1) THE SIGNIFICANCE OF A "BIRYAH" FOR A "SHOMER"
QUESTION: Rav (118b) teaches that an outer shell is not considered a "Shomer" with regard to the laws of Tum'as Ochlin when it is protecting an object that is smaller than a bean. The Gemara questions Rav's ruling from a Beraisa in which Tana d'Vei Rebbi Yishmael states that the husk of a grain of wheat, barley, or a lentil is considered a Shomer, even though those items are smaller than the size of a bean. The Gemara answers that Rebbi Yishmael is referring to a Shomer for an object that is a Biryah (an item that is whole and complete like it was when it was created). Rav agrees that a Shomer for such a food is considered a Shomer even when the food is smaller than a bean.
Why should the fact that the food is a Biryah determine whether or not its outer protective shell is considered a Shomer?
(a) In general, the significance of a Biryah comes from the fact that a whole entity is a more important item than a piece of something the same size. This concept is expressed in Makos (17a) with regard to the Isur of eating bugs. One who eats an entire bug transgresses the Isur of eating bugs, regardless of the bug's size. In contrast, one who eats part of a bug is not liable unless he eats the amount of a k'Zayis. The Gemara there clearly states that this is because a Biryah (a whole bug) is considered significant. Rebbi Shimon in Makos extends this to a grain of wheat, stating that one who eats a grain of wheat from which Terumos and Ma'aseros have not been separated has fully transgressed the prohibition of Tevel, even though he has eaten less than a k'Zayis.
However, this does not seem to be the opinion of RASHI here (119b, DH Chitim). The Gemara discusses the question of whether two Shomrim can combine with the food to make a k'Beitzah. Rashi explains that the Gemara seeks to prove from Tana d'Vei Rebbi Yishmael that the "husks" (in the plural) of a grain of wheat or barley become part of the grain so that it can be Mekabel Tum'ah. This implies that two Shomrim do combine to make a k'Beitzah. The Gemara responds that these husks are not Shomrim, but rather Yados. Rashi explains that the Gemara could have answered this proof the same way it did previously, saying that although the husks are Shomrim, Tana d'Vei Rebbi Yishmael refers to Shomrim of a Biryah, and it is only a Biryah that can have two Shomrim which combine.
The RASHASH and TIFERES YAKOV have difficulty with Rashi's explanation. Earlier, when the Gemara discusses how large a food must be in order for its Shomer to be considered a Shomer with regard to the laws of Tum'as Ochlin, the Gemara says that the food can be even smaller than a bean as long as it is a Biryah. In the Gemara here, where the issue is whether or not two separate Shomrim can be combined, what difference does it make whether the food that they protect is a Biryah or not? The question of two Shomrim seems to be whether a food can have two "guards." If it is possible to have two "guards," then even if the food is not a significant size, it should be able to have two Shomrim! If, on the other hand, it is not possible for an item to have two Shomrim, then even a Biryah should also not have two Shomrim. Why should the logic of Biryah make a difference in this case?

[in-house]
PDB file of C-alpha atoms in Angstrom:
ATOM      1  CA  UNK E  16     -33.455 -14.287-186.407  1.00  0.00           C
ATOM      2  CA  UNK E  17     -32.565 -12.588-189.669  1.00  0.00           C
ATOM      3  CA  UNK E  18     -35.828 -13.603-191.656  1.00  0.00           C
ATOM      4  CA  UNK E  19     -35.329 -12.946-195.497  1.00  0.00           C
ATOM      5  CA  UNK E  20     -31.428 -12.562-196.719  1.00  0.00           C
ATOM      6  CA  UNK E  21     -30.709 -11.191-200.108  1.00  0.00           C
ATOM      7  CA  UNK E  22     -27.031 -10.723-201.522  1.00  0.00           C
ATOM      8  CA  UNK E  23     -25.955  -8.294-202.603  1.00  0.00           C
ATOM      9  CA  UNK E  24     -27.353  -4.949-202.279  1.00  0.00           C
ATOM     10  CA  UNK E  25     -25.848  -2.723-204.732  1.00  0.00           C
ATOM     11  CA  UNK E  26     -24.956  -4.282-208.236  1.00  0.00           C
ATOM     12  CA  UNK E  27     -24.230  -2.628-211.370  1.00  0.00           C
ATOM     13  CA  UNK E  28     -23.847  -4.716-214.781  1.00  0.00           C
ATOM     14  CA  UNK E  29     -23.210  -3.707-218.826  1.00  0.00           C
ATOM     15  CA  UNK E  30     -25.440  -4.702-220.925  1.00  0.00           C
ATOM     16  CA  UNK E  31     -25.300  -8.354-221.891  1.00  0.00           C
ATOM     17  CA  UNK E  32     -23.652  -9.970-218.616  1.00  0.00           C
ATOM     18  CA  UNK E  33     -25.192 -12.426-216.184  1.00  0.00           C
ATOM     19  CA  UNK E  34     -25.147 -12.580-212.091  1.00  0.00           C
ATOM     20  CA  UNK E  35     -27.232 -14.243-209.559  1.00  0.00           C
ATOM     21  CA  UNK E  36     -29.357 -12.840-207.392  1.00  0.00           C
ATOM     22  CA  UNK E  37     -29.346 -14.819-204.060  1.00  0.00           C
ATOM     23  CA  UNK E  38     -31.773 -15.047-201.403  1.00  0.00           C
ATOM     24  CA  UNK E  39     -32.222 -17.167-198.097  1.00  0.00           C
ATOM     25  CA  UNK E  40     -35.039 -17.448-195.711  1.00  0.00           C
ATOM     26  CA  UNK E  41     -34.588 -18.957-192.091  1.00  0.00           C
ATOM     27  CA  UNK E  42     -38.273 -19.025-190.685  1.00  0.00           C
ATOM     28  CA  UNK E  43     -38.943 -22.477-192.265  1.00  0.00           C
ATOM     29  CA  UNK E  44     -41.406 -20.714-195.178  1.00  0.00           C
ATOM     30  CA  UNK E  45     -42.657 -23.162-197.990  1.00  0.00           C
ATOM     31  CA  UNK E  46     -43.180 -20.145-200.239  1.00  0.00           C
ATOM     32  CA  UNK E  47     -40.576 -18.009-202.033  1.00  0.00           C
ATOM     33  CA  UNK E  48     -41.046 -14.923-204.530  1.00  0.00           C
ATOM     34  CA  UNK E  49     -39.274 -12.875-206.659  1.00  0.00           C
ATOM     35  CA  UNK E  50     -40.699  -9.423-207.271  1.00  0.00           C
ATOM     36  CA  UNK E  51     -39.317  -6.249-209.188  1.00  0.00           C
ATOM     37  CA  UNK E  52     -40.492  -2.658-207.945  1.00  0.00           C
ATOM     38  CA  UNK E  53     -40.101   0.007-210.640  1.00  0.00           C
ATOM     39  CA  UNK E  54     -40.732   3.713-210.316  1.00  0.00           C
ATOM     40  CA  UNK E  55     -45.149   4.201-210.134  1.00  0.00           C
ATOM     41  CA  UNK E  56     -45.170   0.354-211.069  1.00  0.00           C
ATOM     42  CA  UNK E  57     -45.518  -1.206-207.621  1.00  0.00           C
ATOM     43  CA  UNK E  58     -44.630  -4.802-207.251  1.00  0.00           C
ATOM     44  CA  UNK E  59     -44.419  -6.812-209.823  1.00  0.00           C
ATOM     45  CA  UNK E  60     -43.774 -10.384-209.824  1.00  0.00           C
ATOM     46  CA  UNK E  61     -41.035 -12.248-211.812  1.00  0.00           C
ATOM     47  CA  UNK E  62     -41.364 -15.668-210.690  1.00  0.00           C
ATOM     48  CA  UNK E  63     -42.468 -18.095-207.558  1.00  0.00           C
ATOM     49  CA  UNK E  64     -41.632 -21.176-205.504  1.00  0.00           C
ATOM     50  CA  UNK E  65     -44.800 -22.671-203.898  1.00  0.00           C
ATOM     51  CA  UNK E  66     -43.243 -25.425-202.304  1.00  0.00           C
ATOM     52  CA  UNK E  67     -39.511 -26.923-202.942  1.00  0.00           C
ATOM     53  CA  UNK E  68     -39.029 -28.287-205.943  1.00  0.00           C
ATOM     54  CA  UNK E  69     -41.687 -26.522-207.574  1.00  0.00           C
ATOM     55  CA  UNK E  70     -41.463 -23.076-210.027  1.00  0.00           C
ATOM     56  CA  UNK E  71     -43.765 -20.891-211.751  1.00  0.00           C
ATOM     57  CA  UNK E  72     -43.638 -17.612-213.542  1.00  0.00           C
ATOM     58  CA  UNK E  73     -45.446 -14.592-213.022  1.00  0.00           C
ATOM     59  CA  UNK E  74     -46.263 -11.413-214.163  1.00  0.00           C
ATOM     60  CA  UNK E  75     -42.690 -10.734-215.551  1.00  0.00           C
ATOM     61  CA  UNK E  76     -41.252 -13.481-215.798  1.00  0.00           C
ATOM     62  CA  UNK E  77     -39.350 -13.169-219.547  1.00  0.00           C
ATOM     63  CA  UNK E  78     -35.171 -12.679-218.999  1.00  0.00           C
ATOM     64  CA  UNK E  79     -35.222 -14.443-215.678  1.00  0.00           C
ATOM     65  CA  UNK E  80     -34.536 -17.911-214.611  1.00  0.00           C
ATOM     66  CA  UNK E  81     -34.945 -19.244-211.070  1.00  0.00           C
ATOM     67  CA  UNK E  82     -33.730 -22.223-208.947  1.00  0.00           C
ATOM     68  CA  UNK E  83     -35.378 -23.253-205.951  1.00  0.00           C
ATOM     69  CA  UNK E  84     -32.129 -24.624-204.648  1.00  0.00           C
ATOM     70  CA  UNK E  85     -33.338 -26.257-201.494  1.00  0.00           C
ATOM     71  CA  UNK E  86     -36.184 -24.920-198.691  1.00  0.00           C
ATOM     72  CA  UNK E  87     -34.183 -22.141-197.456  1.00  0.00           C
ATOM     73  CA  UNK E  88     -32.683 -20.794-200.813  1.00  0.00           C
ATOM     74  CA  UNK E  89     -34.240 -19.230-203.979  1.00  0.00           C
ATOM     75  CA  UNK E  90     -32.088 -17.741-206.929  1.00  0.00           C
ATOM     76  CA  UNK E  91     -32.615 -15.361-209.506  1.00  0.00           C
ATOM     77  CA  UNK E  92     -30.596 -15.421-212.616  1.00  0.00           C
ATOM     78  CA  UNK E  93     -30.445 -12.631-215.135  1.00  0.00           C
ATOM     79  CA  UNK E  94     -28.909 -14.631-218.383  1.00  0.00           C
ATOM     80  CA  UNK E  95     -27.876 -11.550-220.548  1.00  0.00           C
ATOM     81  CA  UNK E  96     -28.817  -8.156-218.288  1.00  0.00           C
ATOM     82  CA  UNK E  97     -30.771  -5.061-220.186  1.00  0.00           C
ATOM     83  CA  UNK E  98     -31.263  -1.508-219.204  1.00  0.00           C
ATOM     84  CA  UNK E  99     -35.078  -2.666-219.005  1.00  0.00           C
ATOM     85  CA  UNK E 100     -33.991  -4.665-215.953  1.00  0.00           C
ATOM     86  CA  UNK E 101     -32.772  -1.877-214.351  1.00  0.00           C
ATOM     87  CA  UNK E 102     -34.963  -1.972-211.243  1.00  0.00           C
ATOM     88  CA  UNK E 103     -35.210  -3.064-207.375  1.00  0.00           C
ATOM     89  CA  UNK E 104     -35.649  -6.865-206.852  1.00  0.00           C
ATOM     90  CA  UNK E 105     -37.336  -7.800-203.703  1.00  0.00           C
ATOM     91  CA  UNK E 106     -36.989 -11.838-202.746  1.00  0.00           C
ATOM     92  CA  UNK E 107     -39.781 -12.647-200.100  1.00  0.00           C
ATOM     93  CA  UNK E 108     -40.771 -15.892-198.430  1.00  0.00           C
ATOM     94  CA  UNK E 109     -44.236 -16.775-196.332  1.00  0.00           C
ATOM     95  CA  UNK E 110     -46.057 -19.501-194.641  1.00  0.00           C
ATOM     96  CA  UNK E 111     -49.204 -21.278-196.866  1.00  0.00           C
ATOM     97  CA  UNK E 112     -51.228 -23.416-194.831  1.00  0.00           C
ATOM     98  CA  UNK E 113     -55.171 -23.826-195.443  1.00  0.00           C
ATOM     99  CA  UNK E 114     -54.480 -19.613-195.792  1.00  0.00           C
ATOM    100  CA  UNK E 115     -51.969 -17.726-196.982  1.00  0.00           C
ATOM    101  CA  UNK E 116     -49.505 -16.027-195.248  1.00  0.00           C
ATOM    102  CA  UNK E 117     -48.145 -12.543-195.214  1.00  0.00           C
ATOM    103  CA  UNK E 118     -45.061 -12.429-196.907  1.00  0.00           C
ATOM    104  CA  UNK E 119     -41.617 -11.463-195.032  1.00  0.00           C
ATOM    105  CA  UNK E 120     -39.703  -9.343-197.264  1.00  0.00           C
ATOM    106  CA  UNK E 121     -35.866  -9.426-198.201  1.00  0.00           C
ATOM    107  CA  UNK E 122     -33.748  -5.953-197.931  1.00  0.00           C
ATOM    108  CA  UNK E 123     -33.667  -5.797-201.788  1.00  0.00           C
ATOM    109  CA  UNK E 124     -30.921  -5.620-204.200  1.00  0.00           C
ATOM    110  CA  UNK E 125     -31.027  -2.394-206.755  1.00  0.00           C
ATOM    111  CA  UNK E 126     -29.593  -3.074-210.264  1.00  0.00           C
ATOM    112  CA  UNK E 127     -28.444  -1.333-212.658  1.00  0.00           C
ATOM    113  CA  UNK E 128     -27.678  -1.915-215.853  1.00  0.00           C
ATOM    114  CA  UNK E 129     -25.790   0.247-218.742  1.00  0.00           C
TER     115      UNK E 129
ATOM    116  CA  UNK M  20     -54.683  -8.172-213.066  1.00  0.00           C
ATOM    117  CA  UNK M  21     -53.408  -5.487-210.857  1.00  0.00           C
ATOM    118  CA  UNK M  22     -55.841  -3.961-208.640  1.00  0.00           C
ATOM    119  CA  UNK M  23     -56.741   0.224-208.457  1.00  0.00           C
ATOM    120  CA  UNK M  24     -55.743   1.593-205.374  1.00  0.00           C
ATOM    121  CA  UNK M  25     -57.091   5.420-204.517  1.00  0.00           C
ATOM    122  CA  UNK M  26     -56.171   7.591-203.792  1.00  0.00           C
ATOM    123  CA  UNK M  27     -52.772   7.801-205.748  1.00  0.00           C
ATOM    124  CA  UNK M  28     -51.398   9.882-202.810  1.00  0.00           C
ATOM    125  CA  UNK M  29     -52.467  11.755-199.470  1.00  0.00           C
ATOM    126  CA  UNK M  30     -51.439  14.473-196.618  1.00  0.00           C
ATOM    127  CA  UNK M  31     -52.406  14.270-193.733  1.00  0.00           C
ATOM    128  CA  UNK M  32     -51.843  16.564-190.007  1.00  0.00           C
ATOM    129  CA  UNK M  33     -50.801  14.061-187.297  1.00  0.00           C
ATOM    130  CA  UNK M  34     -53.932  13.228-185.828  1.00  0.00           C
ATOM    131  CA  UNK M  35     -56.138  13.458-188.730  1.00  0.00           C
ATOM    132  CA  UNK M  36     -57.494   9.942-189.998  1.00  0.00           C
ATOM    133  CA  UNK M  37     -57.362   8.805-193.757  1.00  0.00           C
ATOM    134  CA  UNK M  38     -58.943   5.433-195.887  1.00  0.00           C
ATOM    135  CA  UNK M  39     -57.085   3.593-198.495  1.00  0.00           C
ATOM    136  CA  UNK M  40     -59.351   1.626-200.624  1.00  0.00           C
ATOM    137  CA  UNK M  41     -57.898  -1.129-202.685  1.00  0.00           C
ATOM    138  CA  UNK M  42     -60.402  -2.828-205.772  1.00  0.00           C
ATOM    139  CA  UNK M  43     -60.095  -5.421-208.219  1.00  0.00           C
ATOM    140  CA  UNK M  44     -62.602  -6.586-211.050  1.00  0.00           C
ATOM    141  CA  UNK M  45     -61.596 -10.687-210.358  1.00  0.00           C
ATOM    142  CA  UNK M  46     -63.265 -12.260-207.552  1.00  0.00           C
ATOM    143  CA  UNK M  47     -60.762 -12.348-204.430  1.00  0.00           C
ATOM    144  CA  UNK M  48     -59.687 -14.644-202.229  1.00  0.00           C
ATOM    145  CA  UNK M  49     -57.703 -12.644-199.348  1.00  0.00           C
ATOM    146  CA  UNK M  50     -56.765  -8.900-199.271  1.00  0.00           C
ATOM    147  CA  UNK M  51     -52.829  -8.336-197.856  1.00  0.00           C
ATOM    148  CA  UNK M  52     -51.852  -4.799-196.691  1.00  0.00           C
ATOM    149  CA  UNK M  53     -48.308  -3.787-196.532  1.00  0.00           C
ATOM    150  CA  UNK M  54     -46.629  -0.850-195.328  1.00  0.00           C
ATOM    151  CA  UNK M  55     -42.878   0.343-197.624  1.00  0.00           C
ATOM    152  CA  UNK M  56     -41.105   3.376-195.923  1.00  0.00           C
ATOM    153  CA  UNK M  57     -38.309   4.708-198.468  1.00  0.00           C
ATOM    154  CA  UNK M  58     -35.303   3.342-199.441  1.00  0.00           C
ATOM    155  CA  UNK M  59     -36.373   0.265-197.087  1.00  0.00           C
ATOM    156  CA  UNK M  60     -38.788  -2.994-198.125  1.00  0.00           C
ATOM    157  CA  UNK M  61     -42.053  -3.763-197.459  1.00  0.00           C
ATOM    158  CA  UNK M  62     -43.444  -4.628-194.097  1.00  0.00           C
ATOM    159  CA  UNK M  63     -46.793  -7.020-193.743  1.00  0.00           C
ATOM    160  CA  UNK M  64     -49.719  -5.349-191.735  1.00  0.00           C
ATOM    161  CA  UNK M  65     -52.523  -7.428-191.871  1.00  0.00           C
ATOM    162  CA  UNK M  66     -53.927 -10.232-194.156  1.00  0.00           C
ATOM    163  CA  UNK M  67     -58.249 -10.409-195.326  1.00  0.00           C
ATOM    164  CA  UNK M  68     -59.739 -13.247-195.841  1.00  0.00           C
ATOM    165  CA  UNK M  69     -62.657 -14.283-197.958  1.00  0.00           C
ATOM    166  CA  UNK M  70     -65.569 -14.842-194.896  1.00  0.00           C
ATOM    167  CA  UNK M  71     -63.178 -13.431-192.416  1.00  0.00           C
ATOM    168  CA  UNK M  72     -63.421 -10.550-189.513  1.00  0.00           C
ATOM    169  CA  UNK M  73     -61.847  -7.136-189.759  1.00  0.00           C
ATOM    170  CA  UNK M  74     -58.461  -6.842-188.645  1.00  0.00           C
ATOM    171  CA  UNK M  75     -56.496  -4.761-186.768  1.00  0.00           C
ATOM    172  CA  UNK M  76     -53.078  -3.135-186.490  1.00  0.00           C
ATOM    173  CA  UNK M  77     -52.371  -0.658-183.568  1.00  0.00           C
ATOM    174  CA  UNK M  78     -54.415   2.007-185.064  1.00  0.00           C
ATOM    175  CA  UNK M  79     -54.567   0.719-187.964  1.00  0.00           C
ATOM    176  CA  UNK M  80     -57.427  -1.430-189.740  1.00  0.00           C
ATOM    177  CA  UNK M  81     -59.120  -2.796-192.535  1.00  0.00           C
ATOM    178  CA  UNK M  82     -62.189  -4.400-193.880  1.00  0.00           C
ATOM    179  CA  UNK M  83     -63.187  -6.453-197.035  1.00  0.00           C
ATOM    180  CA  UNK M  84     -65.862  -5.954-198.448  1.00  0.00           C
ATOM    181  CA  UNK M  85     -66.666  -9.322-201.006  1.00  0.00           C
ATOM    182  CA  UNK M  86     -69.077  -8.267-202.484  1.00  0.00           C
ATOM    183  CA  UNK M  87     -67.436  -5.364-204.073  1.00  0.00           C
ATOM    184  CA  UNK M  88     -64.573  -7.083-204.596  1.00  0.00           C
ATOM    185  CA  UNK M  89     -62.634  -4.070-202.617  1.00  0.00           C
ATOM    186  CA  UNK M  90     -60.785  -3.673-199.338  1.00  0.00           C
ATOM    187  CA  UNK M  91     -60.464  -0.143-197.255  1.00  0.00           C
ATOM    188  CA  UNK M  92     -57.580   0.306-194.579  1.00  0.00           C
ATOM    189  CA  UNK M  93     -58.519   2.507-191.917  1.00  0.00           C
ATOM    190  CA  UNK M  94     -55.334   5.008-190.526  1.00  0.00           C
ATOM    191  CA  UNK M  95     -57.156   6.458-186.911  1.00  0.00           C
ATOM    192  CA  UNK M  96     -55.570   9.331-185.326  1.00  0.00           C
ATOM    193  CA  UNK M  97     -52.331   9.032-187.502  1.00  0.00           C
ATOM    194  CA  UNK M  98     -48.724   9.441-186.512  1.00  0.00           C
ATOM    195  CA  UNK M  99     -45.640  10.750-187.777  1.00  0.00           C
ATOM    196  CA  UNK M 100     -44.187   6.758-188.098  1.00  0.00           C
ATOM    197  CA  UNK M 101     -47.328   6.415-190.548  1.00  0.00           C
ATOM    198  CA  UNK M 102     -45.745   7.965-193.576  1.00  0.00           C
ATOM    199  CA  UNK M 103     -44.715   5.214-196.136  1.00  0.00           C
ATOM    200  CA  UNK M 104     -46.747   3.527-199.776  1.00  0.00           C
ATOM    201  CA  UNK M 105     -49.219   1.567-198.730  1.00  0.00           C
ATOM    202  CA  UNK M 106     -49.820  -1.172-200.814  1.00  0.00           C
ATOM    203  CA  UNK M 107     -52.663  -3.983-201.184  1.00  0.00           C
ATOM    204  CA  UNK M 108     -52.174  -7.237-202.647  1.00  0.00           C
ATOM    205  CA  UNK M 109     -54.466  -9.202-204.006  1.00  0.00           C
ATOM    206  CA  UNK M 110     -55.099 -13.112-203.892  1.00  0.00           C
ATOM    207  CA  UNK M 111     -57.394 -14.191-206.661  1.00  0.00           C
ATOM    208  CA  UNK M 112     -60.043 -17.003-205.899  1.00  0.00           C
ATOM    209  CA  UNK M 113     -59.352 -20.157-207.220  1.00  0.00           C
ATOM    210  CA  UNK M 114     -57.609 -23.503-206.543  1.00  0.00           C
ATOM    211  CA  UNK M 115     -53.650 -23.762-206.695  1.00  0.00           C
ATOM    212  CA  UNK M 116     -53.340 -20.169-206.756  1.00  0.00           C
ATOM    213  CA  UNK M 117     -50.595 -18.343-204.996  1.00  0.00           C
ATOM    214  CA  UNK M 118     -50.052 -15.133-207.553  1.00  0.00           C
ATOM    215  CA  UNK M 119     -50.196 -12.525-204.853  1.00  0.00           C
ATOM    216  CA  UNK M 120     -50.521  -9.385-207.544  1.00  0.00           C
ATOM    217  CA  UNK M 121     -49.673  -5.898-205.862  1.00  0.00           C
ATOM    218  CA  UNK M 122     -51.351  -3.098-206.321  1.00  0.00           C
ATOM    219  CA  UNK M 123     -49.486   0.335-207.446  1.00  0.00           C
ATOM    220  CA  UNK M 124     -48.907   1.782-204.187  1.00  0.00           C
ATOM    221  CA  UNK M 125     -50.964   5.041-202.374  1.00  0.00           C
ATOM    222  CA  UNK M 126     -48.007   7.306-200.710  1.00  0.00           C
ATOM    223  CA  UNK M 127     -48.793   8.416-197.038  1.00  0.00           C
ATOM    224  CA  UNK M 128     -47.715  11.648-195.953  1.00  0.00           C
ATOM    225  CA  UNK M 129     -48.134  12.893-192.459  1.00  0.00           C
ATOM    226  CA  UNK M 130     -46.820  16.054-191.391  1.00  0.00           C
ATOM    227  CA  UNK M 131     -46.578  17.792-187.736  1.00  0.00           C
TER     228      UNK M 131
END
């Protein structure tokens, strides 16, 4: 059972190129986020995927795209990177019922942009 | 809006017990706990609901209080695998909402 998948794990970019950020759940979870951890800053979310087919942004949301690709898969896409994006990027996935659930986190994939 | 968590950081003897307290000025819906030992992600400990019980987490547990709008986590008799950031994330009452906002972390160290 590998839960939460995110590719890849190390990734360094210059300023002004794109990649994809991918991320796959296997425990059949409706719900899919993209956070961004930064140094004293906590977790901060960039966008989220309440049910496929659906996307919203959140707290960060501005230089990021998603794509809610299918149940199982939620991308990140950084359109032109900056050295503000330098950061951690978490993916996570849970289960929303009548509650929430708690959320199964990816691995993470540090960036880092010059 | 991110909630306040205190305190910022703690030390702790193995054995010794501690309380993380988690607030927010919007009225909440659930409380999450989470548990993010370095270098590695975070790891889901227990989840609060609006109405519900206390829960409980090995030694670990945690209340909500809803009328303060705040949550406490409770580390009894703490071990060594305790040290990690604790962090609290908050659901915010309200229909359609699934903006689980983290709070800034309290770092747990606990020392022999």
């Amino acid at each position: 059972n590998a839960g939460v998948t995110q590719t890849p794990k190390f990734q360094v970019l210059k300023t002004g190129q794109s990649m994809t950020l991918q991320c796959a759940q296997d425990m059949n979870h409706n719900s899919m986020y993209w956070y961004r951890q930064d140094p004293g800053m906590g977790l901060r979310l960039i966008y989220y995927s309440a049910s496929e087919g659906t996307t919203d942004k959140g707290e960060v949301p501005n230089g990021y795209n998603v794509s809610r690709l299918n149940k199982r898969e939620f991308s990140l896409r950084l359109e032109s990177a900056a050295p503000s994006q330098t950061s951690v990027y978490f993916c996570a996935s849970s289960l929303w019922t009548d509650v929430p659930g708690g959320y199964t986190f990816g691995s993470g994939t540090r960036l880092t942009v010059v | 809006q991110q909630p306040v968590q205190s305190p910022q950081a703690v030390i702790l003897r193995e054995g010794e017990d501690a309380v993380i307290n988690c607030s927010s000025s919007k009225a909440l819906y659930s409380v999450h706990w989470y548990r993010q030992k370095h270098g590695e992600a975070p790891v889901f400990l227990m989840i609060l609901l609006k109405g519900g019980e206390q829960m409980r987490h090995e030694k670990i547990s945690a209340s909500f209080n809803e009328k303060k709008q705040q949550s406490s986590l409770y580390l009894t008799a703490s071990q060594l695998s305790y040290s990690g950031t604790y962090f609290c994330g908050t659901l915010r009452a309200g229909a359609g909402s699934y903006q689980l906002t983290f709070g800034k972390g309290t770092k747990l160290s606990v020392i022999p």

Due to this question, the TOSFOS HA'ROSH rejects the explanation of Rashi, and he says that this is the reason why the Gemara later (119b) does not give the answer of "Biryah." This also seems to be the reason behind the statement of the CHIDUSHEI HA'RAN who states that it is understandable why the Gemara (119b) does not give the answer of "Biryah."
(b) The CHIDUSHIM U'VI'URIM suggests that Rashi understands the logic of Biryah in the Gemara in an entirely different way. When the Gemara answers that the Shomer of a Biryah is considered a Shomer even though the food is less than the size of a bean, this is not because a Biryah is important. The Gemara is saying that because the grain was created with a husk guarding it, the husk was "born to be a Shomer" for this grain. A food that has a protective covering that was not created with it must be the size of a bean in order for the covering to be considered a Shomer.
This approach explains the words of Rashi later (119b) when he says that when something is "created" with two husks, they automatically are called "Shomrim," since they were created as such.
However, the Chidushim u'Vi'urim himself rejects this possibility. The Mishnah in Ukztin (2:4; see BARTENURA there) teaches that an onion cannot have two Shomrim, even though its peels were created this way.
He concludes, therefore, that these words must have been inserted into Rashi's commentary and are not part of Rashi's original words. This is consistent with the SHITAH MEKUBETZES who writes that he did not find this statement in Rashi's manuscript. (Y. MONTROSE)